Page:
Forget where you left your keys this morning? Or maybe you left your umbrella in the office before a rainy evening. Don't worry, it's probably not a sign of Alzheimer's — everyone is a little forgetful now and then. But the prevalence of Alzheimer's and other types of dementia, which slowly deteriorate the brain's capacity to make new memories, retrieve older ones and perform other mental and physical tasks, is on the rise as the baby boomer generation hits retirement age. A 2007 Alzheimer's Association report estimated that more than 5 million Americans were currently living with the disease and that that total could reach 16 million by 2050. Scientists are still trying to unravel the many mysteries of the brain — how our brain processes information, how memory works, how the brain ages and how diseases like Alzheimer's develop — so that we better understand our own minds and how to keep them healthy. But while there is still a lot to learn about our noggins, several studies have worked out a few ways to help keep your thinking organ in shape, now and as you age. 1. Eat Your Brain Food You are what you eat, or at least your brain is. A diet of junk food can junk up your brain, as things like trans fats and saturated fats, common in heavily processed foods, can negatively affect the brain's synapses. Synapses connect the brains neurons and are important to learning and memory. On the other hand, a balanced diet rich in omega-3 fatty acids — found in salmon, walnuts and kiwi fruit — can give the synapses a boost and help fight against mental disorders from depression to dementia. 2. Hit the Gym Giving the rest of your body a workout can also improve your memory, make you think more clearly and decrease the risk of developing cognitive diseases, several studies have suggested. Because exercise is a mild stressor to your body, eating up the precious energy needed by the brain, it triggers the release of chemicals called growth factors that make the brain's neurons stronger and healthier. Half an hour every other day will do it, experts say. And don't forget to stretch: Stretching can help reduce stress, which can impact the memory centers of your brain. 3. Mind Benders Give your brain a workout, too, with brainteasers, crossword puzzles and memory games — studies have shown that using these tools to stay mentally active can reduce the risks of developing dementia by building and maintaining a reserve of stimulation in your brain. Even following the current political campaign can provide a boost to the systems that control attention and learning that are hard-wired into the brain. 4. Memory tricks Keeping information stored in your memory banks and retaining that memory with age may also be a simple matter of mind control. For example, confidence in your cognitive abilities could actually affect how well your memory functions, particularly for the elderly. Because some older adults tend to blame memory lapses on age, regardless of whether or not that is the cause, they can keep themselves from even really trying to remember. Prediction can also enhance memory: If you have a good idea of the information you'll need to recall later, you're more likely to remember it. 5. Give it a Rest Sleep gives your brain a chance to replay the memories of the day and consolidate them for long-term storage. One study suggested that the brain can do its reviewing much faster when you're asleep than when you're wide awake — so no more all-nighters, students. A 90-minute mid-afternoon nap can even help solidify long-term memories, such as events or skills you are trying to master. Siesta anyone? Of course, none of these mind-enhancing tips is fool-proof. Some studies have suggested that developing Alzheimer's and other types of dementia is partly a matter of genetics. One such study, presented in July at the Alzheimer's Association's International Conference on Alzheimer's Disease, hinted at a connection between mothers who develop Alzheimer's and the chances their children will become afflicted in old age. Another suggests that having a specific pattern of proteins is a risk factor for the debilitating disease. But for now, no one can predict exactly who will or won't develop dementia. While scientists work on better indicators and cures, doing your own part to keep your body and brain healthy is probably the best you can do.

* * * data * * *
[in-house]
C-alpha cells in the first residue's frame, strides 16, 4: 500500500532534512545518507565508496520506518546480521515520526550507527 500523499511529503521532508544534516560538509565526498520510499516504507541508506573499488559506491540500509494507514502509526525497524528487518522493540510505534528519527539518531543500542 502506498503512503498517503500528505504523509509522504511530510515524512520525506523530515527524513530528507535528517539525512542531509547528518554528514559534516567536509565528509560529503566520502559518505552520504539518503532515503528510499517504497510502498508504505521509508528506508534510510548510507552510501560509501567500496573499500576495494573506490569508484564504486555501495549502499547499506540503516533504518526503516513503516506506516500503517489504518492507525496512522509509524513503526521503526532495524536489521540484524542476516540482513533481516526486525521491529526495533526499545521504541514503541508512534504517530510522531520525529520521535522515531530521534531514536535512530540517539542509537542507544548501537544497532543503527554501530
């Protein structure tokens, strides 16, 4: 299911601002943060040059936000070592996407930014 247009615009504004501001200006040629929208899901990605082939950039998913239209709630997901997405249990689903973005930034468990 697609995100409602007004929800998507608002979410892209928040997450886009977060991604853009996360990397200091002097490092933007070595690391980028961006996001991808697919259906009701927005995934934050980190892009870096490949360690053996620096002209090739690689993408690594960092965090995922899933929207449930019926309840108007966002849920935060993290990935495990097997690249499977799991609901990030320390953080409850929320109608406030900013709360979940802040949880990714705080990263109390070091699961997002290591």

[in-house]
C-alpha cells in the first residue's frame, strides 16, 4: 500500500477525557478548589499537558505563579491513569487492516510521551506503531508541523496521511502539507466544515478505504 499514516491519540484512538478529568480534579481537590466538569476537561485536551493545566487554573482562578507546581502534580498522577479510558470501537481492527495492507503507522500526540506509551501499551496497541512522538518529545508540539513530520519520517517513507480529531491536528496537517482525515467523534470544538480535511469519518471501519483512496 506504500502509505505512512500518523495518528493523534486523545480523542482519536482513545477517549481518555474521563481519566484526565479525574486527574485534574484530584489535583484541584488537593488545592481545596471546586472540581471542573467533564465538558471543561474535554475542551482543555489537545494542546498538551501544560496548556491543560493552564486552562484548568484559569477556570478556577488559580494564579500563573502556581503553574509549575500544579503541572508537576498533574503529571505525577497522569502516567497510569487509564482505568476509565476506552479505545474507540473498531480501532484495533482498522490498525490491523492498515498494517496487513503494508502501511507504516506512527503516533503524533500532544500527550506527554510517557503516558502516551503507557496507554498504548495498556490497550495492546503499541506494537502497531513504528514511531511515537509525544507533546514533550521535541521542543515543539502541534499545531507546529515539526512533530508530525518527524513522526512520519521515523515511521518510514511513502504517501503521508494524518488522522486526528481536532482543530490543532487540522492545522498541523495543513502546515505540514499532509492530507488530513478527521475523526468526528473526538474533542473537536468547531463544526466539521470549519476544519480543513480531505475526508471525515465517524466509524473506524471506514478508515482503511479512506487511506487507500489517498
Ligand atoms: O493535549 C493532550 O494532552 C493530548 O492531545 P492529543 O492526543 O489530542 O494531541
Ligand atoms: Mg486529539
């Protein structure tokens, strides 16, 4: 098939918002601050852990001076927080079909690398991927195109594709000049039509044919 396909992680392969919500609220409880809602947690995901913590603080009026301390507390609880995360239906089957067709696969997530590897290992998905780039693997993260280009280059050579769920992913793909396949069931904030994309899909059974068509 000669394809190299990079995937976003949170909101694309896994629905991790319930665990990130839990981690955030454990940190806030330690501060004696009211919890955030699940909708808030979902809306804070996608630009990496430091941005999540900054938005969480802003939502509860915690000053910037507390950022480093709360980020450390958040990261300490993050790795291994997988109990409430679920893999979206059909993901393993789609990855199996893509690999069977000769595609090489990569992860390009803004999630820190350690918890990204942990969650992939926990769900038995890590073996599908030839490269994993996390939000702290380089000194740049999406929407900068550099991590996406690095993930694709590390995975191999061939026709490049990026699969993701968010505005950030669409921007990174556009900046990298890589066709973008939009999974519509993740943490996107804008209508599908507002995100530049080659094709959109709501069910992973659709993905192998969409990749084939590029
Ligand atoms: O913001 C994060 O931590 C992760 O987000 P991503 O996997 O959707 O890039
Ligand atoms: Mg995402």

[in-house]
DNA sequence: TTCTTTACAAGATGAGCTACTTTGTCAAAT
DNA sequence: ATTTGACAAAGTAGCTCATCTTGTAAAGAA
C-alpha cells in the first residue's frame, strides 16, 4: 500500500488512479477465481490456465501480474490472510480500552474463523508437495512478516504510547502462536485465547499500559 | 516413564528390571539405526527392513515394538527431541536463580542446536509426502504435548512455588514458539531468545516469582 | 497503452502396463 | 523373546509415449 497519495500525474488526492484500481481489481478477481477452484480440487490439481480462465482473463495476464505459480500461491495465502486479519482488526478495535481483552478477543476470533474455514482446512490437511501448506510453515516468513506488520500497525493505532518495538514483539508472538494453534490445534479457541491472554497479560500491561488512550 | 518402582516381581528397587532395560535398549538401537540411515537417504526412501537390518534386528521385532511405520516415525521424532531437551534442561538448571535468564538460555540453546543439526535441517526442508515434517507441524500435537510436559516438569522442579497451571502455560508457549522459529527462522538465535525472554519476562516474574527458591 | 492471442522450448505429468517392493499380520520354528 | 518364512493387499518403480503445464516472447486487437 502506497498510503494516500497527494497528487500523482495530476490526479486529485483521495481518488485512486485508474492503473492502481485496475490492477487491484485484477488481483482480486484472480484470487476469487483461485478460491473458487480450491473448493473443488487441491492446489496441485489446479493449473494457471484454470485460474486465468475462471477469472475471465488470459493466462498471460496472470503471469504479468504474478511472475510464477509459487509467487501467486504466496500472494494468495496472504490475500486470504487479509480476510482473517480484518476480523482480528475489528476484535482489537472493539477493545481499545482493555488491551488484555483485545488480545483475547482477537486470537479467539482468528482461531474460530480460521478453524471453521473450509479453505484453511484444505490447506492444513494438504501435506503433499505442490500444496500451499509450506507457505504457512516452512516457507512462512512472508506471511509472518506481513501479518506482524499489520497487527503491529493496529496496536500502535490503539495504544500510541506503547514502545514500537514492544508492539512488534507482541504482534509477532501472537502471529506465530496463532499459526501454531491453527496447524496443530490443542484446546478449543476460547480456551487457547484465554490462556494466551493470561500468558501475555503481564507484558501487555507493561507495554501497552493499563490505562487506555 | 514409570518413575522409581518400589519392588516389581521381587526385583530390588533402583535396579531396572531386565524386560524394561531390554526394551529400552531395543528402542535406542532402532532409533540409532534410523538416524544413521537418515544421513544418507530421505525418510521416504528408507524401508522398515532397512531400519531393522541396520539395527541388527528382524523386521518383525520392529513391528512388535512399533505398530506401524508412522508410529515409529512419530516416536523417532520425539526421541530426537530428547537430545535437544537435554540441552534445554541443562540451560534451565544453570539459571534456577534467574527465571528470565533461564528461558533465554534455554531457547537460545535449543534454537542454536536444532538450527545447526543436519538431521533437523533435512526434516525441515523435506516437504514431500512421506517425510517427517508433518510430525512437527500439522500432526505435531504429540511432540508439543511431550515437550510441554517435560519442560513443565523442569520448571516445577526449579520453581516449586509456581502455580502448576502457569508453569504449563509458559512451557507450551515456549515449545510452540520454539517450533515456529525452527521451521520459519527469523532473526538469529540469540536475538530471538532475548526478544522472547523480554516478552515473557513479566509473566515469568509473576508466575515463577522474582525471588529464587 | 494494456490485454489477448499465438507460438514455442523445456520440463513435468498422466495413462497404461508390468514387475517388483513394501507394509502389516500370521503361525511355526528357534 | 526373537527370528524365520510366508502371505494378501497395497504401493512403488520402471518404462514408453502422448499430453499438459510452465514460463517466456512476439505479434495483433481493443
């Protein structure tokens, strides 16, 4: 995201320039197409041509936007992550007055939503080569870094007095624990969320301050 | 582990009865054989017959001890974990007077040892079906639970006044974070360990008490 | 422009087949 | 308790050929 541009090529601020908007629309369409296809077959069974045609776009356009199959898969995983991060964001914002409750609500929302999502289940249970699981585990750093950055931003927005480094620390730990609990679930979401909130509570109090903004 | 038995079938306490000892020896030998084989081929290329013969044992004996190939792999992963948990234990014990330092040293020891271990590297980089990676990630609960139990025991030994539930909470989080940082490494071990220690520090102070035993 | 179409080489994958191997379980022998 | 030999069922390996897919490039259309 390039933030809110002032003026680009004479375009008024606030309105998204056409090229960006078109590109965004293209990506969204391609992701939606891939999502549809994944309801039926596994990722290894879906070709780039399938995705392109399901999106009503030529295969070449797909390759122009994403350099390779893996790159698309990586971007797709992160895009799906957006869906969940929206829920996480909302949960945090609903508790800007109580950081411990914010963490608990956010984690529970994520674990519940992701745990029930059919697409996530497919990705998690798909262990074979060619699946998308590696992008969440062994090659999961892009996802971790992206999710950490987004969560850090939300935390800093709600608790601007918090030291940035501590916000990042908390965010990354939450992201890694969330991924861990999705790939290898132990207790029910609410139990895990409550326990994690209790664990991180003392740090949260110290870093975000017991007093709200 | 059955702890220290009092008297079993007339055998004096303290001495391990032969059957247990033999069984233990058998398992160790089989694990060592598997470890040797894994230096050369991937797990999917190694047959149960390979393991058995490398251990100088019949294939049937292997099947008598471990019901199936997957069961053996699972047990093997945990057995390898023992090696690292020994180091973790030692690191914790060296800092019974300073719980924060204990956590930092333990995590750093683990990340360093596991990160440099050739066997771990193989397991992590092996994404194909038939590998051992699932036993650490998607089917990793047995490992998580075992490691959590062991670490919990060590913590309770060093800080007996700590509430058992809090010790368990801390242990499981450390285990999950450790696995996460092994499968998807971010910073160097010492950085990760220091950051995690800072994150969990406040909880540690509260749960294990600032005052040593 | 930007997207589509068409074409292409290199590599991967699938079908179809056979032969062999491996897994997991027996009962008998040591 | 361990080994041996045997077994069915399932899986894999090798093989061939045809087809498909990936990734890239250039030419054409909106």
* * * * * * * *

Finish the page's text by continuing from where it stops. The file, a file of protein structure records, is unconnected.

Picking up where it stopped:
- Video: Do You Have an Alzheimer's Barcode?
- Greatest Mysteries: How Does the Brain Work?
- Top 10 Mysteries of the Mind
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Andrea Thompson is an associate editor at Scientific American, where she covers sustainability, energy and the environment. Prior to that, she was a senior writer covering climate science at Climate Central and a reporter and editor at Live Science, where she primarily covered Earth science and the environment. She holds a graduate degree in science health and environmental reporting from New York University, as well as a bachelor of science and and masters of science in atmospheric chemistry from the Georgia Institute of Technology.